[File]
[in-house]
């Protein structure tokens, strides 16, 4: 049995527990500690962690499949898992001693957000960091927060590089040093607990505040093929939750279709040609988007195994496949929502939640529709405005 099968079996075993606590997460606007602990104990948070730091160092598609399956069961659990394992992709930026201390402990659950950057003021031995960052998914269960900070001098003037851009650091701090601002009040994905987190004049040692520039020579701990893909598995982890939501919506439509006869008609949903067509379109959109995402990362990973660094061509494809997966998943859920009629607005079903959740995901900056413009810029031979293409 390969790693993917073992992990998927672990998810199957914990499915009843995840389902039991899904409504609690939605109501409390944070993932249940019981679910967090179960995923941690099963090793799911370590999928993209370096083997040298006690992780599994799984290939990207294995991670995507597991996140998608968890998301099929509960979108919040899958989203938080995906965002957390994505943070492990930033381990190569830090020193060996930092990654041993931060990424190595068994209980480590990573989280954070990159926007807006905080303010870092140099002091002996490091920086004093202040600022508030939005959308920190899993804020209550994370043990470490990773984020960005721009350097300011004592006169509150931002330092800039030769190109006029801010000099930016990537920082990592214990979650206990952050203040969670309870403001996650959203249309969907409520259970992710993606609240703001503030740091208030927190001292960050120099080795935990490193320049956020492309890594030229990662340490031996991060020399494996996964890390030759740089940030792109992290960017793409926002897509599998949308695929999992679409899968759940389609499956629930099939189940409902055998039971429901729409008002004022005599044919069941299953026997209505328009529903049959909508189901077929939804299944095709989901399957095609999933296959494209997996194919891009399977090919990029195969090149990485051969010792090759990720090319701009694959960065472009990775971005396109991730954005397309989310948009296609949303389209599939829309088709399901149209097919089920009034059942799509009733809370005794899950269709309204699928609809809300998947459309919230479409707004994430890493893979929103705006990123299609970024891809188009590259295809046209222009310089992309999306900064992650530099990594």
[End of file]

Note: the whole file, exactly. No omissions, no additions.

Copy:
[in-house]
């Protein structure tokens, strides 16, 4: 049995527990500690962690499949898992001693957000960091927060590089040093607990505040093929939750279709040609988007195994496949929502939640529709405005 099968079996075993606590997460606007602990104990948070730091160092598609399956069961659990394992992709930026201390402990659950950057003021031995960052998914269960900070001098003037851009650091701090601002009040994905987190004049040692520039020579701990893909598995982890939501919506439509006869008609949903067509379109959109995402990362990973660094061509494809997966998943859920009629607005079903959740995901900056413009810029031979293409 390969790693993917073992992990998927672990998810199957914990499915009843995840389902039991899904409504609690939605109501409390944070993932249940019981679910967090179960995923941690099963090793799911370590999928993209370096083997040298006690992780599994799984290939990207294995991670995507597991996140998608968890998301099929509960979108919040899958989203938080995906965002957390994505943070492990930033381990190569830090020193060996930092990654041993931060990424190595068994209980480590990573989280954070990159926007807006905080303010870092140099002091002996490091920086004093202040600022508030939005959308920190899993804020209550994370043990470490990773984020960005721009350097300011004592006169509150931002330092800039030769190109006029801010000099930016990537920082990592214990979650206990952050203040969670309870403001996650959203249309969907409520259970992710993606609240703001503030740091208030927190001292960050120099080795935990490193320049956020492309890594030229990662340490031996991060020399494996996964890390030759740089940030792109992290960017793409926002897509599998949308695929999992679409899968759940389609499956629930099939189940409902055998039971429901729409008002004022005599044919069941299953026997209505328009529903049959909508189901077929939804299944095709989901399957095609999933296959494209997996194919891009399977090919990029195969090149990485051969010792090759990720090319701009694959960065472009990775971005396109991730954005397309989310948009296609949303389209599939829309088709399901149209097919089920009034059942799509009733809370005794899950269709309204699928609809809300998947459309919230479409707004994430890493893979929103705006990123299609970024891809188009590259295809046209222009310089992309999306900064992650530099990594």